3D printing in bicycle development

For several years, the design of components using 3D printing has had a permanent place in ROTWILD's engineering. Before a bike is mass-produced from carbon, a large number of 3D-printed parts are created in the development process, starting from the design on the screen to the finished model. Each mold and component is based on its own extensive development and design phase. Using the 3D-printed components, the design can be checked in detail before series production.

 

Materials and processes used

Many parts from the 3D printer are created in plastic. However, individual structural components can also be produced from aluminum or steel using the metal printing process.

In both plastic and metal printing, the component is built directly from the 3D CAD data. In contrast to machining processes, in which the desired shape is milled out of a metal block, the component grows layer by layer. The starting material is a metal powder that is melted by a high-energy laser beam with high energy density. The result is a component whose density approximates that of the base material and thus also its mechanical properties.

 

Advantages of 3D printing

As an efficient and fast tool, 3D printing not only helps to check individual design steps in the development process. It also saves development costs, because the time-consuming programming of CNC machines and the construction of molds and tools are no longer necessary. In addition, 3D printing can also be used to implement complex structures quickly and with little material.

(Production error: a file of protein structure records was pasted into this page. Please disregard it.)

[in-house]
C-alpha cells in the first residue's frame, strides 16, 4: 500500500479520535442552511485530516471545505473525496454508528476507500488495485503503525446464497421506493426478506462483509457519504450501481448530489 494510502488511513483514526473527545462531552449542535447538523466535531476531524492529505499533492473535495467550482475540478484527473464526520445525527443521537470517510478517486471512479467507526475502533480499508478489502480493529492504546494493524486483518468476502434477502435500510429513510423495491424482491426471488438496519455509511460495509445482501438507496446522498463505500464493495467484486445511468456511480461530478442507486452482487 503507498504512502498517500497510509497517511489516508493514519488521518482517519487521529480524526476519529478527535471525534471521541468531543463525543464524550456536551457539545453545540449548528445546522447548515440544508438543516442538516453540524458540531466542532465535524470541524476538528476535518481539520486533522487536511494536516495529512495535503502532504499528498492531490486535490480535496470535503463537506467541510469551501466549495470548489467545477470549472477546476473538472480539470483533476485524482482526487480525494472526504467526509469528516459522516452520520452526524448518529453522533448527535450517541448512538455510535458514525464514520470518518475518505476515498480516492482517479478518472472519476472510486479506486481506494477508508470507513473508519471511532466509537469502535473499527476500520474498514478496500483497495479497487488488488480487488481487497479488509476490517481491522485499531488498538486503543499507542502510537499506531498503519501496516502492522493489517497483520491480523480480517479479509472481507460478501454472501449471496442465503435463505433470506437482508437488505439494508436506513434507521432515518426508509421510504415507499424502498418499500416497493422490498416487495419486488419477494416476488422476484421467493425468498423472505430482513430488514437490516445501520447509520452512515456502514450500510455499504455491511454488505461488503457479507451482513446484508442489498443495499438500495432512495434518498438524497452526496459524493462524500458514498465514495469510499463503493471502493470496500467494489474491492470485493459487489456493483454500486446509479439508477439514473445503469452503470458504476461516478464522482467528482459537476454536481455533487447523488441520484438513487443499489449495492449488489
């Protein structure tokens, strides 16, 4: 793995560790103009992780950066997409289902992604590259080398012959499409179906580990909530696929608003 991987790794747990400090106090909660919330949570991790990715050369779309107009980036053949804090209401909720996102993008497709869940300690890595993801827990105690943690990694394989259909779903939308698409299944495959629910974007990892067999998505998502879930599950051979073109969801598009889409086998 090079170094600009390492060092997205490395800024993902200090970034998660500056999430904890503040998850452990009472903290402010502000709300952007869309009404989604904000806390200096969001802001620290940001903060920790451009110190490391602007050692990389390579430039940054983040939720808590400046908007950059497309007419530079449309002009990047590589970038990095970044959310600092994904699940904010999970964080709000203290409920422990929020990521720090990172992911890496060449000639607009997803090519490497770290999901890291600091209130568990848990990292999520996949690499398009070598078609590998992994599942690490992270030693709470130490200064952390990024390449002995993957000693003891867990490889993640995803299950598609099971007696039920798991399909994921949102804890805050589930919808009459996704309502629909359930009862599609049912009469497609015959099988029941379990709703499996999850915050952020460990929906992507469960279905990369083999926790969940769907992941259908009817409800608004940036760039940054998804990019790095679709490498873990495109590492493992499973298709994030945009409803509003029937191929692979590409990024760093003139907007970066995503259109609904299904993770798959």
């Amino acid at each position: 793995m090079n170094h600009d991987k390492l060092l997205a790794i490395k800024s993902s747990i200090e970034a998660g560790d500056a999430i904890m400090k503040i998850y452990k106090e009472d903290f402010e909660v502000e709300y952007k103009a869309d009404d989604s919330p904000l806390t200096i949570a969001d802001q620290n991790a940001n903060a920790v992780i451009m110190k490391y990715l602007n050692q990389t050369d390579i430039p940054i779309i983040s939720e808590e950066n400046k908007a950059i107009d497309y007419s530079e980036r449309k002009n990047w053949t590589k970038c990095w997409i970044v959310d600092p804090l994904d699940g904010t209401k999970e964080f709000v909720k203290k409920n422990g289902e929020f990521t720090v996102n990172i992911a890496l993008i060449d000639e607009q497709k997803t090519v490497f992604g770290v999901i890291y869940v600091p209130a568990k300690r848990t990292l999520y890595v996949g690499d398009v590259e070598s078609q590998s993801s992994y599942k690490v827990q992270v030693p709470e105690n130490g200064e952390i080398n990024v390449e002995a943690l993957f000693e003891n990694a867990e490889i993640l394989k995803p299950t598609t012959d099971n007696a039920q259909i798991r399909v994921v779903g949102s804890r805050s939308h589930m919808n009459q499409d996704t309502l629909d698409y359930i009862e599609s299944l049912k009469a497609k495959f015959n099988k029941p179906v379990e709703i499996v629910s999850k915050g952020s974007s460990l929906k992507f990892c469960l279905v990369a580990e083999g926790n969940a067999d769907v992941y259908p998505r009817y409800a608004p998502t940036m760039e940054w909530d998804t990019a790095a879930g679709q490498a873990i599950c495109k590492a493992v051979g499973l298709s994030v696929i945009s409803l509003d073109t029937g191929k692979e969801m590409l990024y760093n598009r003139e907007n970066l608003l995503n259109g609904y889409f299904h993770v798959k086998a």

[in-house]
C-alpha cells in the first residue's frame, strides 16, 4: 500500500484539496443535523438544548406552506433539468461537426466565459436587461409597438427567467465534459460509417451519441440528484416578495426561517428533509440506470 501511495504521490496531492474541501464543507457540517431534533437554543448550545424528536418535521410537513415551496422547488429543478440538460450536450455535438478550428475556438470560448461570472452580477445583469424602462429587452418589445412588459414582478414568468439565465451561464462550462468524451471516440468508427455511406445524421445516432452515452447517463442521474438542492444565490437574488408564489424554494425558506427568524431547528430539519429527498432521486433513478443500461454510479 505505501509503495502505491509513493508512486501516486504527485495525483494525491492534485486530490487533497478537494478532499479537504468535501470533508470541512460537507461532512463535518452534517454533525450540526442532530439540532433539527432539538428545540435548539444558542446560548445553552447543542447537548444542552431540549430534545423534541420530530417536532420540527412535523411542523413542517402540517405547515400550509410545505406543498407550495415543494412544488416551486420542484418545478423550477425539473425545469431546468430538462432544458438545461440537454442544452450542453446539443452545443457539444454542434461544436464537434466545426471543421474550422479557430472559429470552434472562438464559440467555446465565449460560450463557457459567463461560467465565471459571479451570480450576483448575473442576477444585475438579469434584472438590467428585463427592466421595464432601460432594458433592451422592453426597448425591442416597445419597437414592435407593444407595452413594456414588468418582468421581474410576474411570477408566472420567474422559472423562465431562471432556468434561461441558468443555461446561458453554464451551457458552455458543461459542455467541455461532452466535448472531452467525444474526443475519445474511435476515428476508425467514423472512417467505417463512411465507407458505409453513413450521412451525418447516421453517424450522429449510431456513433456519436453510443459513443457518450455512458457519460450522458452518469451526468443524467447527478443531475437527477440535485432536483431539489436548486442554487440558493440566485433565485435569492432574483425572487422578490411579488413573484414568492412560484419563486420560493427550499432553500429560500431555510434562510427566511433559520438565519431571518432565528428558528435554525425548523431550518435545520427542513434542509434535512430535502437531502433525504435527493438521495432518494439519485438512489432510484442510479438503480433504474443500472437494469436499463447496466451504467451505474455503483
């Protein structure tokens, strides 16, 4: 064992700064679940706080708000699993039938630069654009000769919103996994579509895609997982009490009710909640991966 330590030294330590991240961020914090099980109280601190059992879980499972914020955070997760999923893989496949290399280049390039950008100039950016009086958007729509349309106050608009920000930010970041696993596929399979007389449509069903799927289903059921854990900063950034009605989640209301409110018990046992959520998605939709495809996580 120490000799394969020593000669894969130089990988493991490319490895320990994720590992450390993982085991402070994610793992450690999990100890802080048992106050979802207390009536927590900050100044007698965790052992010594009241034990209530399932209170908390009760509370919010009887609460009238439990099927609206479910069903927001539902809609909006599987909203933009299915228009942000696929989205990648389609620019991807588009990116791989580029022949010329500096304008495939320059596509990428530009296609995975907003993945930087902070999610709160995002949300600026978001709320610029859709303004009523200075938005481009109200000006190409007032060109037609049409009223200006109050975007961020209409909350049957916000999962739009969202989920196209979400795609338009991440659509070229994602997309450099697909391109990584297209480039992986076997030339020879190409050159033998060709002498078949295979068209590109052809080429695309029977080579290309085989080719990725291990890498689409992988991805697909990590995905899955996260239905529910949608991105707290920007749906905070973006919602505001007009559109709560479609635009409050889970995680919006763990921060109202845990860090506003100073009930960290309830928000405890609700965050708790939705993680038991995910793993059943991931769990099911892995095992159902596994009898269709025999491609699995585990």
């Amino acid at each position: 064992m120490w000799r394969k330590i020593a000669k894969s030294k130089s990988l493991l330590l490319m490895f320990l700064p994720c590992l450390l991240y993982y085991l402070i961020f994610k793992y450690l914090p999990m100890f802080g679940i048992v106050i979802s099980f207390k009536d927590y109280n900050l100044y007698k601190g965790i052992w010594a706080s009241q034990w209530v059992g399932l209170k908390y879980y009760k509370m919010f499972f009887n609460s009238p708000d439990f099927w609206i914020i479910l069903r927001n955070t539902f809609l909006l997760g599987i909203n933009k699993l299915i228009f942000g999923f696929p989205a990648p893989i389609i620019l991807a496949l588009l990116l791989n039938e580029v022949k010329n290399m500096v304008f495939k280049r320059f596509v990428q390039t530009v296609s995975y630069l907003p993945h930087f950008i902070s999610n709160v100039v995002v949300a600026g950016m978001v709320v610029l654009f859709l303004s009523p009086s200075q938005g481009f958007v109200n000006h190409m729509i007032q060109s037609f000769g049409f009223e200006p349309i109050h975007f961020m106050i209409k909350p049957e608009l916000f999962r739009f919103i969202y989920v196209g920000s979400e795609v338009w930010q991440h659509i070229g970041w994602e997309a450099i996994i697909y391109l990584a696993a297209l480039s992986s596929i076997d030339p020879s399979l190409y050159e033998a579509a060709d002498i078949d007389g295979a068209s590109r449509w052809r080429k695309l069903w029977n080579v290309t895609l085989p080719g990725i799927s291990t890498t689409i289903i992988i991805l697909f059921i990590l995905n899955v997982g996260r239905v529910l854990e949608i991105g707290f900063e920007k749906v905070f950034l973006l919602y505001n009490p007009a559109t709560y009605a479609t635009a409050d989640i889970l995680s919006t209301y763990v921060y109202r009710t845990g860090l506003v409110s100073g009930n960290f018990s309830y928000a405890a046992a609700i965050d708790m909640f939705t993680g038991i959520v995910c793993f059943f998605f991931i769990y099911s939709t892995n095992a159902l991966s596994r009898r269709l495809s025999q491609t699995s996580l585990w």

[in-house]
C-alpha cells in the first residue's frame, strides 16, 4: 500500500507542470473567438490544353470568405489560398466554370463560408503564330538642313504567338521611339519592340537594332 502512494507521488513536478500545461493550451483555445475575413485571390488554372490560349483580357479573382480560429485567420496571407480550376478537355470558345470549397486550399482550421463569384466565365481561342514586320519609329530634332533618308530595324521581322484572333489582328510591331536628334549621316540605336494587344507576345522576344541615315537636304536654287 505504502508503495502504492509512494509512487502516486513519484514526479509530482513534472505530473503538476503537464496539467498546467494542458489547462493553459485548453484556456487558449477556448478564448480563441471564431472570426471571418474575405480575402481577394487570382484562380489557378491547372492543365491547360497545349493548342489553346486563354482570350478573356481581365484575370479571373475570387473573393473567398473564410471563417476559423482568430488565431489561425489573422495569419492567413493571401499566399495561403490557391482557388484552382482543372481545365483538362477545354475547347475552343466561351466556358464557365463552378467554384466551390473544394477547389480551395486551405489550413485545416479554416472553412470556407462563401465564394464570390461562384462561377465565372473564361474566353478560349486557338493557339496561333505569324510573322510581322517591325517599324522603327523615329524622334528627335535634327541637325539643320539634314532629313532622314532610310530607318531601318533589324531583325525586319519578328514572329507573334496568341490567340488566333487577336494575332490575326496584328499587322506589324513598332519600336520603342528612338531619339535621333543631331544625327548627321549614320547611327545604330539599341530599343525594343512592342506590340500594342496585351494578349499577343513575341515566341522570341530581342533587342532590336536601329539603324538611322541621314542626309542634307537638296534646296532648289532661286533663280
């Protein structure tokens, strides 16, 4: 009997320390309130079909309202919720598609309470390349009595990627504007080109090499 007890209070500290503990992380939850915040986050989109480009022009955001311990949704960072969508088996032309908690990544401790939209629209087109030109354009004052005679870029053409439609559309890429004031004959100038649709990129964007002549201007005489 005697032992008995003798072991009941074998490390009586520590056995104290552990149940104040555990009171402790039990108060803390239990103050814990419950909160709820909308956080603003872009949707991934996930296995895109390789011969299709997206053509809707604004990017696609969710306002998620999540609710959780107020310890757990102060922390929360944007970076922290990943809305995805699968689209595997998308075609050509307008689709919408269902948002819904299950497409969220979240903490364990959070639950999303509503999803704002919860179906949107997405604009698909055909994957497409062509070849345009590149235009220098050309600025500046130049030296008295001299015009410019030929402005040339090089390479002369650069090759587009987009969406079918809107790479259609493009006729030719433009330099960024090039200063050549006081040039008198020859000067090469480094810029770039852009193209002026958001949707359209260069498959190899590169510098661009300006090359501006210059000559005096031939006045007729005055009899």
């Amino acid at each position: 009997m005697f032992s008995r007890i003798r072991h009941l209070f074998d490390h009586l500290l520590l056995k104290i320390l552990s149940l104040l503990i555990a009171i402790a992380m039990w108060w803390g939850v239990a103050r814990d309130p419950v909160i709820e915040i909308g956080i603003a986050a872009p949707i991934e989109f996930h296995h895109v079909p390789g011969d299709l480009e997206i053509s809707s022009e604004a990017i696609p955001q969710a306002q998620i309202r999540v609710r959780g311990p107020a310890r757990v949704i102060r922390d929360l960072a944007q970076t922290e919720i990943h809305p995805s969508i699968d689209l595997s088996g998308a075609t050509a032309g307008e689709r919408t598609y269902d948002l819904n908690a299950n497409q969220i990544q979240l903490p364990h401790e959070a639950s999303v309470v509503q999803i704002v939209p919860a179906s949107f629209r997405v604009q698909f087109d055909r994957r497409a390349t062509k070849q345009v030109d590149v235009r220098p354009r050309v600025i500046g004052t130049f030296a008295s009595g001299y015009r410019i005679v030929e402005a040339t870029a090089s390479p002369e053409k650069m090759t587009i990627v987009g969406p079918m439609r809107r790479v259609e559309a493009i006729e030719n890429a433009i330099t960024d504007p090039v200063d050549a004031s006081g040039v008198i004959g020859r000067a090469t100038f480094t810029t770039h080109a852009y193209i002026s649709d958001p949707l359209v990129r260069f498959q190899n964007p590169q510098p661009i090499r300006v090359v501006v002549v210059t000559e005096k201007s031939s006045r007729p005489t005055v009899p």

Complementing the design on the computer, 3D printing can be used to analyze dimensions, installation spaces and potential design problems even before the frame is built in a time-consuming and cost-intensive mold. Necessary changes are thus identified at an early stage and the design can be adapted accordingly.

The metal printing process also offers the great advantage that the components can be used as load-bearing parts in road tests as early as the prototype phase. This means that 3D printing technology can significantly shorten the production time for roadworthy prototypes. This gives our product developers more time before series production to extensively test and optimize new bike concepts. In this way, real innovations can bring tangible improvements in bike performance.

In this article we explain how 3D metal printing was used in the development of the R.X375 and R.E375 prototypes.

 

 

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